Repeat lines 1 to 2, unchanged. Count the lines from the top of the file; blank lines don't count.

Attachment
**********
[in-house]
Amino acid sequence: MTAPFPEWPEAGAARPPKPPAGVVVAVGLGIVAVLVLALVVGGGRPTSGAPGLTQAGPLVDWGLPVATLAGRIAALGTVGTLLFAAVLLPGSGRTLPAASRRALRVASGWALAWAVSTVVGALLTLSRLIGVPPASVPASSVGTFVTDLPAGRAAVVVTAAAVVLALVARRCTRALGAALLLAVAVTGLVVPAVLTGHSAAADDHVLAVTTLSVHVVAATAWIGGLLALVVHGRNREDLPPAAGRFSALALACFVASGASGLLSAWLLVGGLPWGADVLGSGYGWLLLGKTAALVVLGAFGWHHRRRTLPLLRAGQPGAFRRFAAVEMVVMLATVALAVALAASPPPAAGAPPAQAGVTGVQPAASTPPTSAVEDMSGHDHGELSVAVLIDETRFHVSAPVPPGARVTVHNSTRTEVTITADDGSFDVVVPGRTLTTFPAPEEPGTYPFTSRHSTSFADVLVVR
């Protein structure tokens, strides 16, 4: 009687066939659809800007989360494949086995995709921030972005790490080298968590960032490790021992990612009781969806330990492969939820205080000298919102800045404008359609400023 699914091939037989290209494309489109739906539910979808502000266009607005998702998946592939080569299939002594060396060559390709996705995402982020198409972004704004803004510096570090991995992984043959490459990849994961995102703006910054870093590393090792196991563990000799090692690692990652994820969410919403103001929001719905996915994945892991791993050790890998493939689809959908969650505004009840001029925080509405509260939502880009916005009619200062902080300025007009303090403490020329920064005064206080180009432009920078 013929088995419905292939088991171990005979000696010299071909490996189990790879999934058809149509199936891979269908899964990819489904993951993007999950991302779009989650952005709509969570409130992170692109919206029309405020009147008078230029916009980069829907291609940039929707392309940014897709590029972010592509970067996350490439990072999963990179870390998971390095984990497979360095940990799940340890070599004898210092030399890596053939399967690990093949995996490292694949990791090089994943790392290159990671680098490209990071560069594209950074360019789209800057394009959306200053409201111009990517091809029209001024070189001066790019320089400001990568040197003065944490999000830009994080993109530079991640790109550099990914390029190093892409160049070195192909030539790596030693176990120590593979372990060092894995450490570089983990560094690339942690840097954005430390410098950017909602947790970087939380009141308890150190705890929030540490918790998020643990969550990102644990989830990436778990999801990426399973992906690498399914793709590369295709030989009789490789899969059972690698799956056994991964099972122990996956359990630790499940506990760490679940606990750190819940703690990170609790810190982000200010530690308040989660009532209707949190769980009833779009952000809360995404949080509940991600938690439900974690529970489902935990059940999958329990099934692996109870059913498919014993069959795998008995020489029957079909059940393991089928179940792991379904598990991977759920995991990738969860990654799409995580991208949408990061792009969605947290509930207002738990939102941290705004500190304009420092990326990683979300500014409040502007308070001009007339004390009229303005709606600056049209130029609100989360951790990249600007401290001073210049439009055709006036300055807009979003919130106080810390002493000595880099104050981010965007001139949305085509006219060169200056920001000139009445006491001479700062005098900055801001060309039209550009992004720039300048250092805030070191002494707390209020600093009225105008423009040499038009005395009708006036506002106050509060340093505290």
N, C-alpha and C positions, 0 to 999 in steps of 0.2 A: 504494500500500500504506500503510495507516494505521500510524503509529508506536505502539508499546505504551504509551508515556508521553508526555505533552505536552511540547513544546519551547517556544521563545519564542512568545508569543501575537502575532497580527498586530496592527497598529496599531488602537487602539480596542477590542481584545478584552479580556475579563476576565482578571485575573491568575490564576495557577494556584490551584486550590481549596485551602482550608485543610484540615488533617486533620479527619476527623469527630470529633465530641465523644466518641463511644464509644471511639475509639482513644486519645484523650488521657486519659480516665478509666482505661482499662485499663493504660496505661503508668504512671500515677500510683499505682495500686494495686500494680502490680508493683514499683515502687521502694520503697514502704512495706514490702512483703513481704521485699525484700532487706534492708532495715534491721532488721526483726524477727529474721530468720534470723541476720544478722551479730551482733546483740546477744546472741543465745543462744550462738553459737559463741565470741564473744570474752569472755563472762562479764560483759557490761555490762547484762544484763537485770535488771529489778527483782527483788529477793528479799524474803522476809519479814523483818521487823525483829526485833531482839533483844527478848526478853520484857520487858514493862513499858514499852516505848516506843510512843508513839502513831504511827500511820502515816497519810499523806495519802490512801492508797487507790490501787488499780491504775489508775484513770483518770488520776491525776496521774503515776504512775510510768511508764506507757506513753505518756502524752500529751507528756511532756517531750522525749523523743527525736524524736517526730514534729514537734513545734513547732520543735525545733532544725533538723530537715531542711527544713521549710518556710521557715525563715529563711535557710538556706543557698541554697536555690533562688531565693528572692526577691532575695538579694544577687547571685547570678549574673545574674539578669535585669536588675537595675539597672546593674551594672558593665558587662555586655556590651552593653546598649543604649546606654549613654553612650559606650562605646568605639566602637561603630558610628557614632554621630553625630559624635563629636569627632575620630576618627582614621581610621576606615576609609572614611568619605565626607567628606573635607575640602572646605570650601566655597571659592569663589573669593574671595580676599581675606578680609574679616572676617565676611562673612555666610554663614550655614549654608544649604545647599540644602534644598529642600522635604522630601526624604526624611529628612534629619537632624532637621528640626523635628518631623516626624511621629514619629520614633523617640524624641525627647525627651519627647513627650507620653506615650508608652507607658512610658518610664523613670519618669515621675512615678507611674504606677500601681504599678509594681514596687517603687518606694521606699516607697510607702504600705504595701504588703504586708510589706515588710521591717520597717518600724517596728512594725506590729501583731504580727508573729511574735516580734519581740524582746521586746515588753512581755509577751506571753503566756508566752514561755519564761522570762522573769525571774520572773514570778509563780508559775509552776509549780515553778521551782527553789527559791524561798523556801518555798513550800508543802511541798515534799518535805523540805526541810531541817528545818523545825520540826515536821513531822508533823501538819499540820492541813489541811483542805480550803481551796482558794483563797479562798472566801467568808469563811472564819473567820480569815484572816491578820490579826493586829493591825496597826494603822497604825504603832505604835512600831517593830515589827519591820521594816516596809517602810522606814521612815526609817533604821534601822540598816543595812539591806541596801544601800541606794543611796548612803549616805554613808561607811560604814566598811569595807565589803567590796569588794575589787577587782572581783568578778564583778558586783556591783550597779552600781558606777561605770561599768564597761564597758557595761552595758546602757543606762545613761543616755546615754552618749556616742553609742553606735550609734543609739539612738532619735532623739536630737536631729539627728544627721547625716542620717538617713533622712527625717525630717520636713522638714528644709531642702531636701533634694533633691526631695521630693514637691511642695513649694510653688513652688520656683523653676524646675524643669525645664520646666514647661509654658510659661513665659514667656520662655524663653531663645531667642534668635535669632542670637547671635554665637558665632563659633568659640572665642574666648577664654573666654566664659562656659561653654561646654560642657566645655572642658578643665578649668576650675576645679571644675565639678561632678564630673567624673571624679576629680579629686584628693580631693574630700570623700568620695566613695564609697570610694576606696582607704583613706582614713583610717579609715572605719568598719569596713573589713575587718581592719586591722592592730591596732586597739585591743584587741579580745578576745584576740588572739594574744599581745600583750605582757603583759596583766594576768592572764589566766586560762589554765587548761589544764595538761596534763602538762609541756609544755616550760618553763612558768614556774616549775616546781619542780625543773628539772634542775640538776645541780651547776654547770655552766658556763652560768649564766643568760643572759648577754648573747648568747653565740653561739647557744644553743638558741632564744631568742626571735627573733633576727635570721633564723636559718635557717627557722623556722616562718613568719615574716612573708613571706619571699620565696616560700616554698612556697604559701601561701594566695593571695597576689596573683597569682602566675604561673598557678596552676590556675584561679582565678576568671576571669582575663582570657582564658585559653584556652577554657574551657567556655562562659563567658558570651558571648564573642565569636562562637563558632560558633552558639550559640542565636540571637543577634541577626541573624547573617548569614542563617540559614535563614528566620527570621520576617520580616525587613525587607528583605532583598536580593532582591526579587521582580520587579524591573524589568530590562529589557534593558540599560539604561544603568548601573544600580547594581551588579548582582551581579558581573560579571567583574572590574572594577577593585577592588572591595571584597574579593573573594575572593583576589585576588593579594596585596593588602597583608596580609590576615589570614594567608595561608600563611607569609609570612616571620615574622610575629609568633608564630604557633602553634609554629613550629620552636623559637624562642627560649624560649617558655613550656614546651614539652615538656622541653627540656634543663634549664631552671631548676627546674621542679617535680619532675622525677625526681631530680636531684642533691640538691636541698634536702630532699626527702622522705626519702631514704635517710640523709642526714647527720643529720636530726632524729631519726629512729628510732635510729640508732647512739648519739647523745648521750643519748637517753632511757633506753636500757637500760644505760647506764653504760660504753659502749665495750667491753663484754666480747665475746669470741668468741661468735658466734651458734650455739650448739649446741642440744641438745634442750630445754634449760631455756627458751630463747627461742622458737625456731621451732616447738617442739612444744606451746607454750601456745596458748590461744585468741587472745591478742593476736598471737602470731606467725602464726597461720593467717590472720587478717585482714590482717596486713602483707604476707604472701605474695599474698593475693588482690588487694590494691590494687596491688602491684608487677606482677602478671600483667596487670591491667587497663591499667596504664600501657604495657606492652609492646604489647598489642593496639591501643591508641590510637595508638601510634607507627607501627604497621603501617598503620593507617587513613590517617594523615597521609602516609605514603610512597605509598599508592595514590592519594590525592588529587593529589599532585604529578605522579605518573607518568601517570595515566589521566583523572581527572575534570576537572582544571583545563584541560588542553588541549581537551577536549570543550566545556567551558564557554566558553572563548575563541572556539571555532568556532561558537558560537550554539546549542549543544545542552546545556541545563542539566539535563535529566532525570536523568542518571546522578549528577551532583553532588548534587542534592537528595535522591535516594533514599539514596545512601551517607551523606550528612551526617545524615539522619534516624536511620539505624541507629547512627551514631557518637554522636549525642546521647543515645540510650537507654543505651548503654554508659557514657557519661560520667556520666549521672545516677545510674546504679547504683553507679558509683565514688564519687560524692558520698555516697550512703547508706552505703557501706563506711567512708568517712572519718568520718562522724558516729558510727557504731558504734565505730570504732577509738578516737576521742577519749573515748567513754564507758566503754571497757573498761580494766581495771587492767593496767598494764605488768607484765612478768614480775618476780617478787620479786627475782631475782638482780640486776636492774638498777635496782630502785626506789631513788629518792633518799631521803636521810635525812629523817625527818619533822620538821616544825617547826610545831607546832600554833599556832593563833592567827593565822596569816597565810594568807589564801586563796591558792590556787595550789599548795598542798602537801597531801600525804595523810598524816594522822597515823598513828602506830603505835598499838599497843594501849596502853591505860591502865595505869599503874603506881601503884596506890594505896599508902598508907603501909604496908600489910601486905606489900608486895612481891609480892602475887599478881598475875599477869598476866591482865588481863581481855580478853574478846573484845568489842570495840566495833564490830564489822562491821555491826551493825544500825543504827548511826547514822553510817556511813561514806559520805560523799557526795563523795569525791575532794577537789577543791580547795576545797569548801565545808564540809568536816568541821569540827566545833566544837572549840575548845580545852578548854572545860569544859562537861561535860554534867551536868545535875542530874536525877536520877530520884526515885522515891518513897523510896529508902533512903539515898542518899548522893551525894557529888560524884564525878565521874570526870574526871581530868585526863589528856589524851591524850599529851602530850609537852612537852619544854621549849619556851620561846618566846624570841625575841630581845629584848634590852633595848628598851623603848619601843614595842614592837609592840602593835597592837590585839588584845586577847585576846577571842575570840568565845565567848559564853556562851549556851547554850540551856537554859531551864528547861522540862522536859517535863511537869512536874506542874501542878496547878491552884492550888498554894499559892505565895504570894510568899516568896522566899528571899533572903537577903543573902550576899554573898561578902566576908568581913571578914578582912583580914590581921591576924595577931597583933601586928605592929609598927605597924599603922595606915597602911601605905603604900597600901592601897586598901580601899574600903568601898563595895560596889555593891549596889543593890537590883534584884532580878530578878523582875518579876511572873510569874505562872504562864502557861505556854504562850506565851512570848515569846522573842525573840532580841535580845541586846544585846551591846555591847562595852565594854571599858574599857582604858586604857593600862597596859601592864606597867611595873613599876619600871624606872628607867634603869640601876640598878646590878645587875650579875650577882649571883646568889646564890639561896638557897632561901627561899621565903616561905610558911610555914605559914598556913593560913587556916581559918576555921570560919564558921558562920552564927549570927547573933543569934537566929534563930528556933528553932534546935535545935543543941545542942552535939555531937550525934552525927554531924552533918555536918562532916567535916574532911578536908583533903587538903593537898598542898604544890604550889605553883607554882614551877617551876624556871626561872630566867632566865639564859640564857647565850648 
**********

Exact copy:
[in-house]
Amino acid sequence: MTAPFPEWPEAGAARPPKPPAGVVVAVGLGIVAVLVLALVVGGGRPTSGAPGLTQAGPLVDWGLPVATLAGRIAALGTVGTLLFAAVLLPGSGRTLPAASRRALRVASGWALAWAVSTVVGALLTLSRLIGVPPASVPASSVGTFVTDLPAGRAAVVVTAAAVVLALVARRCTRALGAALLLAVAVTGLVVPAVLTGHSAAADDHVLAVTTLSVHVVAATAWIGGLLALVVHGRNREDLPPAAGRFSALALACFVASGASGLLSAWLLVGGLPWGADVLGSGYGWLLLGKTAALVVLGAFGWHHRRRTLPLLRAGQPGAFRRFAAVEMVVMLATVALAVALAASPPPAAGAPPAQAGVTGVQPAASTPPTSAVEDMSGHDHGELSVAVLIDETRFHVSAPVPPGARVTVHNSTRTEVTITADDGSFDVVVPGRTLTTFPAPEEPGTYPFTSRHSTSFADVLVVR